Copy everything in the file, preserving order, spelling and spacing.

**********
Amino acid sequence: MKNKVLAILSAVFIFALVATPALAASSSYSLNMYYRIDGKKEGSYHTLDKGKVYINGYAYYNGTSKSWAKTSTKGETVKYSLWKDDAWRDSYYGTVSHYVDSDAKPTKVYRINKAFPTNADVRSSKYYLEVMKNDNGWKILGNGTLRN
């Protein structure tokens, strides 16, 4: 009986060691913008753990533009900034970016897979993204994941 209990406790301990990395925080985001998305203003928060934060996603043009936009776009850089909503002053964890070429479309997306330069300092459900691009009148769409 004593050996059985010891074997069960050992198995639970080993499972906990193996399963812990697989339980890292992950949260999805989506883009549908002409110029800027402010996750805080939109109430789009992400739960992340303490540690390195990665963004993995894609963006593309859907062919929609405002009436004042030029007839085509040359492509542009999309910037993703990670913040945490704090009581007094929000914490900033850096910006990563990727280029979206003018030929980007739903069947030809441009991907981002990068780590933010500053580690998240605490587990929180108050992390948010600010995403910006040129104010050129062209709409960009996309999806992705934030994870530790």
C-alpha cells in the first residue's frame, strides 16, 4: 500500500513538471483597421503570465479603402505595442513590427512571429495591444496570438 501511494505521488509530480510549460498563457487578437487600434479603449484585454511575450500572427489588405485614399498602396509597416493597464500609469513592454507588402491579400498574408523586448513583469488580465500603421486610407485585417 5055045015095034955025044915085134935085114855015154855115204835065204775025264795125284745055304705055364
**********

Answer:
Amino acid sequence: MKNKVLAILSAVFIFALVATPALAASSSYSLNMYYRIDGKKEGSYHTLDKGKVYINGYAYYNGTSKSWAKTSTKGETVKYSLWKDDAWRDSYYGTVSHYVDSDAKPTKVYRINKAFPTNADVRSSKYYLEVMKNDNGWKILGNGTLRN
């Protein structure tokens, strides 16, 4: 009986060691913008753990533009900034970016897979993204994941 209990406790301990990395925080985001998305203003928060934060996603043009936009776009850089909503002053964890070429479309997306330069300092459900691009009148769409 004593050996059985010891074997069960050992198995639970080993499972906990193996399963812990697989339980890292992950949260999805989506883009549908002409110029800027402010996750805080939109109430789009992400739960992340303490540690390195990665963004993995894609963006593309859907062919929609405002009436004042030029007839085509040359492509542009999309910037993703990670913040945490704090009581007094929000914490900033850096910006990563990727280029979206003018030929980007739903069947030809441009991907981002990068780590933010500053580690998240605490587990929180108050992390948010600010995403910006040129104010050129062209709409960009996309999806992705934030994870530790």
C-alpha cells in the first residue's frame, strides 16, 4: 500500500513538471483597421503570465479603402505595442513590427512571429495591444496570438 501511494505521488509530480510549460498563457487578437487600434479603449484585454511575450500572427489588405485614399498602396509597416493597464500609469513592454507588402491579400498574408523586448513583469488580465500603421486610407485585417 5055045015095034955025044915085134935085114855015154855115204835065204775025264795125284745055304705055364